University Staff Spotlight on... Dr Kit Yates

I've been here a little over three years now. As part of the academic family my role involves teaching a third year course, a big second year course and research and administration.

My research is in the area of Mathematical Biology where I try to better understand the way in which randomness affects biological systems. I look at anything from the way that voters vote in an election, to swarms of locusts, to gene regulatory networks.

I am also the Department for Mathematical Sciences widening participation, outreach and engagement officer. I organise and am part of a dedicated group of students who deliver outreach called the Mathletes.

What would you most like to achieve while at the University?

I’d like to improve the outreach offering of the University and encourage more students from less advantageous backgrounds, students who wouldn't typically have thought about applying to University, to apply.

Name one thing that makes you feel proud to work at the University of Bath?

I think, in comparison to many other Universities, Bath really does care about the student experience. Lecturers work extremely hard to deliver quality teaching to their students. I think this is something we can all be proud of at the University.

Who was your most influential teacher/educator, and why?

When I was an undergraduate, I was lectured in Mathematical Ecology and Biology by Professor Philip Maini. His lectures were so engaging they really piqued my interest. I applied to do a PhD in Mathematical Biology and Philip ended up being my supervisor. He was an incredibly kind and understanding supervisor as well as being a brilliant academic. He helped to prepare me for life as an academic and continues to act as an example for me.

As a child, what did you want to be when you grew up?

When I was ten years old my mum died from cervical cancer. I decided then that I wanted to be a scientist so that I might fight against this terrible disease. I distinctly remember kids making fun of me when I said I wanted to be a scientist, but that didn't bother me too much. Somewhere along the line I found out that I really enjoyed mathematics, so I fell off the science train a little bit. But when I got a couple of years into my undergraduate degree I found out there was an area of maths called mathematical biology which allowed me to be a mathematician, but also to have an influence on the biological sciences. Today my focus is on the importance of randomness in biological processes.

If you could start your own dream business, what would it be?

I've often thought about establishing a barbers up on Campus, if only so I don't have to go down into town to get my hair cut.  I think it would do good business. If anyone at the uni wants to come in on it with me, let me know!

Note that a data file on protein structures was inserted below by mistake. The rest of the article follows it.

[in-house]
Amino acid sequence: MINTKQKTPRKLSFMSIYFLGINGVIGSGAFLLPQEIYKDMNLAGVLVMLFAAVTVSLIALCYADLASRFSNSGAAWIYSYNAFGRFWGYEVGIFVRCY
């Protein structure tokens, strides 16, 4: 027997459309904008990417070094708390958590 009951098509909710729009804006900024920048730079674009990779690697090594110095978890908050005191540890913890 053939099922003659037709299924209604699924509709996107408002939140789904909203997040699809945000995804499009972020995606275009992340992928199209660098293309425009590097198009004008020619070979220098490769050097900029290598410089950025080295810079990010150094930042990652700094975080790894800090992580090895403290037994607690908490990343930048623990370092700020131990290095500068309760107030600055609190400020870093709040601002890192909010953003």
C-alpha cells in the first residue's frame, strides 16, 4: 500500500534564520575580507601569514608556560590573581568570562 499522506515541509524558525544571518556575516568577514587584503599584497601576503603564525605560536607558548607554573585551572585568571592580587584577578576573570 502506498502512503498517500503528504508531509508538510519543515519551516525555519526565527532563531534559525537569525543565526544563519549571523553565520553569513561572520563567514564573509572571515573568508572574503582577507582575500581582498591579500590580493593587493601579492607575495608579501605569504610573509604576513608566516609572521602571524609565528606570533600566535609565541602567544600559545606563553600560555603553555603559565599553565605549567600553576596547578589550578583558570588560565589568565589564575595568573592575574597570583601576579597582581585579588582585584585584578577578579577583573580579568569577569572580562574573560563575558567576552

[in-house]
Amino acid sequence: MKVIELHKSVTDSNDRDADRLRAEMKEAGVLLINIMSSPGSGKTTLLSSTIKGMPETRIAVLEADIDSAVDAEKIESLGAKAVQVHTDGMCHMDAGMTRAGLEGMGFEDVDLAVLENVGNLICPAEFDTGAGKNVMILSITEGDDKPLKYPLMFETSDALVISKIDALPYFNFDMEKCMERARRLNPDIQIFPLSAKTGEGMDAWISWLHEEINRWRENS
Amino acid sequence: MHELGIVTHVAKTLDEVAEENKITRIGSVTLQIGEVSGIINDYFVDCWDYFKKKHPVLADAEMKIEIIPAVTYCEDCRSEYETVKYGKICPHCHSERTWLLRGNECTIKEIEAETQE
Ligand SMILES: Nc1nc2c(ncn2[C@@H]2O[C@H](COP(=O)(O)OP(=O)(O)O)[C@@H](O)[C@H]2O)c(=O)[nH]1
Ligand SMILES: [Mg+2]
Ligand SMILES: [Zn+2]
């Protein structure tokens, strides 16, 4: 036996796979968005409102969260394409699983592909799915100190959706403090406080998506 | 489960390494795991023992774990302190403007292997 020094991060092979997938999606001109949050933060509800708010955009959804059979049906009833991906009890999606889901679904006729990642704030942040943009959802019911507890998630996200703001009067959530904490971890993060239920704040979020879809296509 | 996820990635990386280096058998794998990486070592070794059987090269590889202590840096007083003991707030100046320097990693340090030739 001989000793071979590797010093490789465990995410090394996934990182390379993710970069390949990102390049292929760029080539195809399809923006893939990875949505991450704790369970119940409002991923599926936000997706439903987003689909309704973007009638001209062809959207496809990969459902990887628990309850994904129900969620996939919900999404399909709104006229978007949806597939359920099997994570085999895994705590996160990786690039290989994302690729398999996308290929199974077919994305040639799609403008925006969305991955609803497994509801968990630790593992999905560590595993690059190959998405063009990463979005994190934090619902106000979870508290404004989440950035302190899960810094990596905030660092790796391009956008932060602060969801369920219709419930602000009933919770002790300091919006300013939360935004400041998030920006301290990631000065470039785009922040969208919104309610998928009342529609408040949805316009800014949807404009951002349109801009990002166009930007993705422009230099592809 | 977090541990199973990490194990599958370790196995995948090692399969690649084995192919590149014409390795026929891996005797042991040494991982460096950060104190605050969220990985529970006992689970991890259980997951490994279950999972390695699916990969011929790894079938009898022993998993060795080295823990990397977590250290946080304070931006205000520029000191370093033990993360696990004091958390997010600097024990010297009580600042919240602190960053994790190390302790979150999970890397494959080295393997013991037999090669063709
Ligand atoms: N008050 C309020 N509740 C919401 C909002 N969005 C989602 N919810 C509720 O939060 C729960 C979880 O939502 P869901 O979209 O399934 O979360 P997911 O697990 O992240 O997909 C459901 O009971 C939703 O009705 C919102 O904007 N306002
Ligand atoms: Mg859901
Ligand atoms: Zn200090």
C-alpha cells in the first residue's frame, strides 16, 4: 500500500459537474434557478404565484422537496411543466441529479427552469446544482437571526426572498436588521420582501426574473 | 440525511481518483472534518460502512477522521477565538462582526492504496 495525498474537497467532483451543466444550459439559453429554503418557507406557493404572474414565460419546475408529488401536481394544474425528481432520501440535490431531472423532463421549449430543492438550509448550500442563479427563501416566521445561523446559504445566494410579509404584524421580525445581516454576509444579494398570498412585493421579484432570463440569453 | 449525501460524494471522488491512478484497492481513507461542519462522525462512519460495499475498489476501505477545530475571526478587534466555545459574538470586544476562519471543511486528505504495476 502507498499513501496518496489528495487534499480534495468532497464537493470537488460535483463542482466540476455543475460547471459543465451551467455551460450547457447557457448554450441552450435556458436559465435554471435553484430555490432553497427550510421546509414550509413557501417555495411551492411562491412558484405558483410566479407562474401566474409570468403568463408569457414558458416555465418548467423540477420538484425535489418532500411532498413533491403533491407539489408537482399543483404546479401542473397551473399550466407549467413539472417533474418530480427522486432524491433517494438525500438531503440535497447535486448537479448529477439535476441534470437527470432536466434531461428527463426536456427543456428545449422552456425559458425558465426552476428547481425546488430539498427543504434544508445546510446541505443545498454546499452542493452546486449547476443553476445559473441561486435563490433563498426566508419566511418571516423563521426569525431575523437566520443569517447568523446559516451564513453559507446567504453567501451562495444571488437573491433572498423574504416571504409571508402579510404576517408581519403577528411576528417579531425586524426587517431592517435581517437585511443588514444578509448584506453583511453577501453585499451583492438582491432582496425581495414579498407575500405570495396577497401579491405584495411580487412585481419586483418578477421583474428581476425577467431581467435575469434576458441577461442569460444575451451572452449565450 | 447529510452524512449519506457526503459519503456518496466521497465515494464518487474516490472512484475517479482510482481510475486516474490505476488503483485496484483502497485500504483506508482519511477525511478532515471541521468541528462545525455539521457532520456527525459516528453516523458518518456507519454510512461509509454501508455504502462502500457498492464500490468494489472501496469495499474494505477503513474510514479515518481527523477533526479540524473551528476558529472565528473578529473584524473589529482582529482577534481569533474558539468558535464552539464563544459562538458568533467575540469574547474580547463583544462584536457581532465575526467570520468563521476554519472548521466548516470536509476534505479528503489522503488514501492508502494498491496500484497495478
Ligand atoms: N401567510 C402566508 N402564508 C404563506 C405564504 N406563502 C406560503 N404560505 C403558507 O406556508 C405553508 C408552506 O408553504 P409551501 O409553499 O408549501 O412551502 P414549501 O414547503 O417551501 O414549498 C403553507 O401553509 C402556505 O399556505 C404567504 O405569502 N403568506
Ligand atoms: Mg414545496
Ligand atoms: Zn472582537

What’s your favourite book or album and why?

‘What's the Story Morning Glory?’ By Oasis. It was the first album I ever owned (on tape). As a kid I grew up a mile or so from Burnage where the Gallagher's grew up and the music spoke to me, it was part of what defined me when I grew up.

It's not the most complex or subtle music, but in terms of its emotional content, songs like "Don't look back in anger" and "Wonderwall" still have the power to bring tears to my eyes over 20 years on.

When are you happiest?

Getting home from work, if my kids are there, and having them run up and mob me. There's nothing better than that.

If you could meet anyone in the world dead or alive who would it be and why?

My all time hero is David Attenborough. He's an example of a morally upstanding scientist who actively advocates against the problems our world is facing instead of burying his head in the sand. He was also a pioneer of his genre, making programmes that, at the time, were almost inconceivable.

What would people be surprised to learn about you?

I have two tattoos on my arm. They are bees designed my Brother who's an artist. The stripes on the bees encode E and W in binary which are my children's initials.

Tell us your favourite joke

Infinitely many mathematicians walk into a bar. The first says, "I'll have a pint." The second says, "I'll have half a pint." The third says, "I'll have a quarter of a pint." Before the fourth can ask for an eighth of a pint the barman stops him and pours out two pints. The mathematicians complain, "That's all you're giving us? How drunk do you expect us to get on that?" The bartender says, "Come on guys. Know your limits."

If you know of a colleague who’d like to raise the profile of their work or has an unexpected hobby, email with the subject ‘Staff Spotlight recommendation’.

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